Nonfiction

Listening to the Wind

THE CONNEMARA TRILOGY
“Many landscape writers have striven to give their prose the characteristics of the terrain they are describing. Few have succeeded as fully as Robinson.” —ROBERT MACFARLANE
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Here is Connemara, experienced at a walker’s pace. From cartographer Tim Robinson comes the second title in the Seedbank series, a breathtakingly intimate exploration of one beloved place’s geography, ecology, and history.

We begin with the earth right in front of his boots, as Robinson unveils swaths of fiontarnach—fall leaf decay. We peer from the edge of the cliff where Robinson’s house stands on rickety stilts. We closely examine an overgrown patch of heather, a flush of sphagnum moss. And so, footstep by footstep, moment by moment, Robinson takes readers deep into this storied Irish landscape, from the “quibbling, contentious terrain” of Bogland to the shorelines of Inis Ní to the towering peaks of Twelve Pins.

Just as wild and essential as the countryside itself are its colorful characters, friends and legends and neighbors alike: a skeletal, story-filled sheep farmer; an engineer who builds bridges, both physical and metaphorical; a playboy prince and cricket champion; and an enterprising botanist who meets an unexpected demise. Within a landscape lie all other things, and Robinson rejoices in the universal magic of becoming one with such a place, joining with “[t]he sound of the past, the language we breathe, and our frontage onto the natural world.”

Situated at the intersection of mapmaking and mythmaking, Listening to the Wind is at once learned and intimate, elegiac and magnificent—an exceptionally rich “book about one place which is also about the whole world” (Robert Macfarlane).

Keywords
botanists, botany, cartographers, cartography, Connemara, cultural, culture, Ecology, farmers, farming, farmland, geography, history, Ireland, irish, landscape, mapmakers, mapmaking, maps, Nature, people, places, sheep, travel, visiting, western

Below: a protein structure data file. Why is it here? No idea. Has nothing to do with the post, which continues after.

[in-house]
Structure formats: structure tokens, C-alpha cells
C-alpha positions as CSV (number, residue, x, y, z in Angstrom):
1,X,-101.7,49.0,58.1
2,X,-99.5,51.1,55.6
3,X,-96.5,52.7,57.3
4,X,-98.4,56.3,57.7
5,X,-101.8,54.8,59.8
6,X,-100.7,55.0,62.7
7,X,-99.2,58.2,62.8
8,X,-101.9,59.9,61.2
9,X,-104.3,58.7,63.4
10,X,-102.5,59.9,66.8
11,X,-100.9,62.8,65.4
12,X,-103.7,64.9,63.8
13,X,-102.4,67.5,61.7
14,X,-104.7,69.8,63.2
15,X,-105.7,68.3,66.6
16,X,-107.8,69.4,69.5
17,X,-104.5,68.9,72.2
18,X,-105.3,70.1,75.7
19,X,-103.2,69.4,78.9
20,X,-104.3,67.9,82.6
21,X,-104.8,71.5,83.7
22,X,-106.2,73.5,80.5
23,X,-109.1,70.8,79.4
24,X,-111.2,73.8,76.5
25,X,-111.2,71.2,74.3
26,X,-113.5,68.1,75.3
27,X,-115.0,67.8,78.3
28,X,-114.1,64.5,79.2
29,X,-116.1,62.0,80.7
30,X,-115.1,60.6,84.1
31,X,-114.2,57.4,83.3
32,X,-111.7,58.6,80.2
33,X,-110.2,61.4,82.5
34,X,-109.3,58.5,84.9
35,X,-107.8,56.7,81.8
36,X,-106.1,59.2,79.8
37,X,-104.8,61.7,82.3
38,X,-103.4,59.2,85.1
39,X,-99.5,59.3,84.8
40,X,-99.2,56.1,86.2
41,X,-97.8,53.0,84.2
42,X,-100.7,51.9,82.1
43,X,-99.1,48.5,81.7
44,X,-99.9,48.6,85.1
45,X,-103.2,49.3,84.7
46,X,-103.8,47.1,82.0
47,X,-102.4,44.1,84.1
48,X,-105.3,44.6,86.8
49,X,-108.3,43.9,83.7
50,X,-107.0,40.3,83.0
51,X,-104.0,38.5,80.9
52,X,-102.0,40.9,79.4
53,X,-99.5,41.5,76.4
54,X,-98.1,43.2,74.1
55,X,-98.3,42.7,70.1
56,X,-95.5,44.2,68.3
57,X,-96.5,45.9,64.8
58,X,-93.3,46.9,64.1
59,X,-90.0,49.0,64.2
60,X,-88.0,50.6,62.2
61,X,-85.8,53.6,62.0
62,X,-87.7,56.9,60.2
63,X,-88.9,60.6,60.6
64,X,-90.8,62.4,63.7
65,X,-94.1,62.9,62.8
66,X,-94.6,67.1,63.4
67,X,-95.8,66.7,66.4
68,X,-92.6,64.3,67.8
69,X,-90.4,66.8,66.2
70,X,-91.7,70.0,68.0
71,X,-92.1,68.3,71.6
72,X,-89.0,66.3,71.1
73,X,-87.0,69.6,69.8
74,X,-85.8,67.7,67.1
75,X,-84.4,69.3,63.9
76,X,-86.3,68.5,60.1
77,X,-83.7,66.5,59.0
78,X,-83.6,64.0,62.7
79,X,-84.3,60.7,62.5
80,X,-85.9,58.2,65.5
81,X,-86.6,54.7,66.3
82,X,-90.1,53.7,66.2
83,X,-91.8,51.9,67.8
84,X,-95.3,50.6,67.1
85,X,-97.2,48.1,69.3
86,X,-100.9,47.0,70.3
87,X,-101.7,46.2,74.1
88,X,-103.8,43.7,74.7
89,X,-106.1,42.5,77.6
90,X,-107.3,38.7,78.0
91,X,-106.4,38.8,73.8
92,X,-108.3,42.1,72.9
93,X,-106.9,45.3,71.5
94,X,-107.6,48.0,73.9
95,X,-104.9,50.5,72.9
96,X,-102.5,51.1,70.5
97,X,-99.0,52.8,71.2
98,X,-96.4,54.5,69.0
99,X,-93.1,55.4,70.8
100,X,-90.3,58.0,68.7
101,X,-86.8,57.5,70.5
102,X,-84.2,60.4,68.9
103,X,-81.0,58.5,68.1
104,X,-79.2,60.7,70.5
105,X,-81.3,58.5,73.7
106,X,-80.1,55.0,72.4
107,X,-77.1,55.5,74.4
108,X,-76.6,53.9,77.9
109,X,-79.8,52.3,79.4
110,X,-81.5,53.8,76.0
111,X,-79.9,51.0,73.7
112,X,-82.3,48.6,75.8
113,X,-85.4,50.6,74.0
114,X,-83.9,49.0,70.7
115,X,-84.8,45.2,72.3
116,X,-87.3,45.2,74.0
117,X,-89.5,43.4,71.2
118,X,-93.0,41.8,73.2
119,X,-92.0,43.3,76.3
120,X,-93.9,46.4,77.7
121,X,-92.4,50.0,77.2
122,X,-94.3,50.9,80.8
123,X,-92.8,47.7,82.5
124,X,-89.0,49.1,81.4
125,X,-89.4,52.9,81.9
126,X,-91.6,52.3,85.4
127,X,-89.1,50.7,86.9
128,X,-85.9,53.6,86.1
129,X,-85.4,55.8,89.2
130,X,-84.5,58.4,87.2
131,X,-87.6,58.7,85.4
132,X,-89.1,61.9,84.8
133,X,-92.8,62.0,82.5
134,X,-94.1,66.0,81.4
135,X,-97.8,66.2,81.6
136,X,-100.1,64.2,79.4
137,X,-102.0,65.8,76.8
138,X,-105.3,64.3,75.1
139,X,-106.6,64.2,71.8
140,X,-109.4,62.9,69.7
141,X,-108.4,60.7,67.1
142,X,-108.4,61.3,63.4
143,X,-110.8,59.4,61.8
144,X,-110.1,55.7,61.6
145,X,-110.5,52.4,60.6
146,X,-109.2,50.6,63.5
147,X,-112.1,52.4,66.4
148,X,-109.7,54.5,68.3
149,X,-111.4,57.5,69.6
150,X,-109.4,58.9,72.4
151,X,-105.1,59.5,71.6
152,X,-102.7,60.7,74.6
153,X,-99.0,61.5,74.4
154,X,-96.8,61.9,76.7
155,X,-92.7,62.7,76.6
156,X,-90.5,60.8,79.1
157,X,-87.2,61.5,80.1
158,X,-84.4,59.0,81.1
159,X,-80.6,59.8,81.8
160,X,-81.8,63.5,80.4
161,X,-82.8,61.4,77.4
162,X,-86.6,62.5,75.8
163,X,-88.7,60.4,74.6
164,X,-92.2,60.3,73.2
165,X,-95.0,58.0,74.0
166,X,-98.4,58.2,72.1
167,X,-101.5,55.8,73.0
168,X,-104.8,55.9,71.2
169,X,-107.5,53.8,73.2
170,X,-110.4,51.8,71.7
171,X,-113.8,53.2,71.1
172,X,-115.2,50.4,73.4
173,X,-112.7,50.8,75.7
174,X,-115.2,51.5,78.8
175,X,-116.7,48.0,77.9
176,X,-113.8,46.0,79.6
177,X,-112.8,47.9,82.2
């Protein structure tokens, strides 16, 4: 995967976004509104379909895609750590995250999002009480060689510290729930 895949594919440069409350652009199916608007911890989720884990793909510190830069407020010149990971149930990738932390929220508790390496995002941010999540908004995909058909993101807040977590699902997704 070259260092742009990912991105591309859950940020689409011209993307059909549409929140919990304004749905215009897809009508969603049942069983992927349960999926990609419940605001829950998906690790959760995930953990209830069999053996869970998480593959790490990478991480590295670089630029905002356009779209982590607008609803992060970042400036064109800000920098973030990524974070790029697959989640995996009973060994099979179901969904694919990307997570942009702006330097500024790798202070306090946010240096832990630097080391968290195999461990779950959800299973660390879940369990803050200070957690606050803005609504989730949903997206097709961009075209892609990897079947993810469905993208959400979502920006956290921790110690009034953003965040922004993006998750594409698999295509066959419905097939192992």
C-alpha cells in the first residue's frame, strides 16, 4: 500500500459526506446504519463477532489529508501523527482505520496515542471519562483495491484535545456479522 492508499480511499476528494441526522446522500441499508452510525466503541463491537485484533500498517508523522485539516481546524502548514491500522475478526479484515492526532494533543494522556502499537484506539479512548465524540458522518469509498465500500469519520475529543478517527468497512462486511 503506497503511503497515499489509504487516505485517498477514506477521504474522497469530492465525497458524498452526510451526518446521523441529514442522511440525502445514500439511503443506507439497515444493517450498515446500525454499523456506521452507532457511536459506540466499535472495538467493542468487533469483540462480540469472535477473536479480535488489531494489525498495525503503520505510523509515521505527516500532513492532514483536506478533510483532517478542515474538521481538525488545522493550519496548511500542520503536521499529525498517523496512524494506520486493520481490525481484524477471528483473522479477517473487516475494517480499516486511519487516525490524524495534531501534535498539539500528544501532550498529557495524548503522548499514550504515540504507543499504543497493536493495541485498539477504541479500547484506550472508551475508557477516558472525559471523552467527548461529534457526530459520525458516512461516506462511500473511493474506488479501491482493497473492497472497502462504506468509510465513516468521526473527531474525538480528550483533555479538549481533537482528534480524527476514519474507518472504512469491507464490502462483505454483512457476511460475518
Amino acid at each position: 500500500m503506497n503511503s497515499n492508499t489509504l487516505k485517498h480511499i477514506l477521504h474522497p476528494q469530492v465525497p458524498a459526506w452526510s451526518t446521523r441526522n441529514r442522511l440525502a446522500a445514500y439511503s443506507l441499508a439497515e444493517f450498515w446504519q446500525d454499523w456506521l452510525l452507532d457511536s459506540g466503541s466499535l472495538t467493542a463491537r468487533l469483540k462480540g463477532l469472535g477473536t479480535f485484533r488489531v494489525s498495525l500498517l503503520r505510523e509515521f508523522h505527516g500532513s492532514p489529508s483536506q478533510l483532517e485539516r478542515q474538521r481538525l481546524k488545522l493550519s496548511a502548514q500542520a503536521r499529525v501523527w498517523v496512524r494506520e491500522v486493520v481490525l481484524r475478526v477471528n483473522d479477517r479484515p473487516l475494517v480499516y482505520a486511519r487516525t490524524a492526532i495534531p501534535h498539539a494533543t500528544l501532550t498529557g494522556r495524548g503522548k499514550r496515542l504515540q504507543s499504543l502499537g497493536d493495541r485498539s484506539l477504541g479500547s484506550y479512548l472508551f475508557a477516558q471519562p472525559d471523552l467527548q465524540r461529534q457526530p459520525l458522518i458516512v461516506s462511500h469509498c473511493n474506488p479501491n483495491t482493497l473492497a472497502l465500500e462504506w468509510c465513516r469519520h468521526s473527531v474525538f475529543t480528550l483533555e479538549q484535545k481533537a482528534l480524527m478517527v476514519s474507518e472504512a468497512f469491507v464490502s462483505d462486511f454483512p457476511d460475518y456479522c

ISBN
9781571313706
Publish Date
Pages
432
Dimensions
5.5 × 8.5 × 1.25 in
Weight
20 oz
Author

Tim Robinson

A cartographer and writer, Tim Robinson was the author of, most recently, the Connemara trilogy, which Robert Macfarlane has called “one of the most remarkable nonfiction projects undertaken in English.” He was twice recipient of the Irish Book Award.

Praise and Prizes

  • “Many landscape writers have striven to give their prose the characteristics of the terrain they are describing. Few have succeeded as fully as Robinson.”

    Robert Macfarlane
  • “[Robinson’s] work is reminiscent of that of some early explorers and geographers in its painstaking exactitude. But instead of bringing back the record of a hitherto unknown terrain, he is resurrecting the ignored or forgotten from under our feet. He attends to wildflowers, heathers, pollens, and to phenomena ranging from the cemeteries of unbaptized babies to the mythology of hares. His scientific rigor is suffused by a marveling poetry.”

    New York Review of Books
  • “Visitors to Connemara, that expanse of stony beauty in the west of Ireland, are often struck by its stillness. One of the most eloquent readers of that silence is the Yorkshire-born writer Robinson, whose new collection of essays succeeds in the difficult task of staying true to the verities of a place on to which so many fantasies have been projected… . Robinson writes with lapidary precision about a landscape so frequently shrouded in cliché that its unmediated truths are often invisible.”

    The Guardian
  • “Robinson is a stylist of exceptional cadence, tact and ingenuity… . At their most intricate, measured and exalting, his sentences sound like the sermons of John Donne, or the elaborate essays of Sir Thomas Browne. And yet: there is nothing antiquarian about this style; it may echo the voices of the great writers who have passed before him—Roderick O’Flaherty in the 17th century, Thackeray in the 19th—but Robinson’s is a medium woven as much out of modern environmental science, land art and fractal geometry as it is from the sonorous periods of the past.”

    The Telegraph (UK)